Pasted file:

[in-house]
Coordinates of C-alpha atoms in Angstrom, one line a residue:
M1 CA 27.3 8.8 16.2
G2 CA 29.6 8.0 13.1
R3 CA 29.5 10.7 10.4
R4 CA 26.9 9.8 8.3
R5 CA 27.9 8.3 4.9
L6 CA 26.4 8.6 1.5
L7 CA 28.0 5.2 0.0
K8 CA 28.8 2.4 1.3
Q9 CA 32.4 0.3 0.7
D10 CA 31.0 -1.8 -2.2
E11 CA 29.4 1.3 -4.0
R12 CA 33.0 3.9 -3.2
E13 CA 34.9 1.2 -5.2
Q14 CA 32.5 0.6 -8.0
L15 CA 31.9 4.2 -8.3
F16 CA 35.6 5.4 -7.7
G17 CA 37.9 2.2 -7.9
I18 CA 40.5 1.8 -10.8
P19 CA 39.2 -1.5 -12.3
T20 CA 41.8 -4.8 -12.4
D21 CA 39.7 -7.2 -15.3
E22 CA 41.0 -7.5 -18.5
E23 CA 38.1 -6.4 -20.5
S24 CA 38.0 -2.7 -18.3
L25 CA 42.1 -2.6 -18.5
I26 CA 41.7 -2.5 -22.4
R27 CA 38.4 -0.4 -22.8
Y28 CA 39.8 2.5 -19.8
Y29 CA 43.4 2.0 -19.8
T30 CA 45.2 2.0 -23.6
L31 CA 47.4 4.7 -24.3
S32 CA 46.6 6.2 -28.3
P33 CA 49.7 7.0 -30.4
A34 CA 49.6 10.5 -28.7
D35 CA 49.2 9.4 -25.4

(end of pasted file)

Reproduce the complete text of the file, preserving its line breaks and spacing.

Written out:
[in-house]
Coordinates of C-alpha atoms in Angstrom, one line a residue:
M1 CA 27.3 8.8 16.2
G2 CA 29.6 8.0 13.1
R3 CA 29.5 10.7 10.4
R4 CA 26.9 9.8 8.3
R5 CA 27.9 8.3 4.9
L6 CA 26.4 8.6 1.5
L7 CA 28.0 5.2 0.0
K8 CA 28.8 2.4 1.3
Q9 CA 32.4 0.3 0.7
D10 CA 31.0 -1.8 -2.2
E11 CA 29.4 1.3 -4.0
R12 CA 33.0 3.9 -3.2
E13 CA 34.9 1.2 -5.2
Q14 CA 32.5 0.6 -8.0
L15 CA 31.9 4.2 -8.3
F16 CA 35.6 5.4 -7.7
G17 CA 37.9 2.2 -7.9
I18 CA 40.5 1.8 -10.8
P19 CA 39.2 -1.5 -12.3
T20 CA 41.8 -4.8 -12.4
D21 CA 39.7 -7.2 -15.3
E22 CA 41.0 -7.5 -18.5
E23 CA 38.1 -6.4 -20.5
S24 CA 38.0 -2.7 -18.3
L25 CA 42.1 -2.6 -18.5
I26 CA 41.7 -2.5 -22.4
R27 CA 38.4 -0.4 -22.8
Y28 CA 39.8 2.5 -19.8
Y29 CA 43.4 2.0 -19.8
T30 CA 45.2 2.0 -23.6
L31 CA 47.4 4.7 -24.3
S32 CA 46.6 6.2 -28.3
P33 CA 49.7 7.0 -30.4
A34 CA 49.6 10.5 -28.7
D35 CA 49.2 9.4 -25.4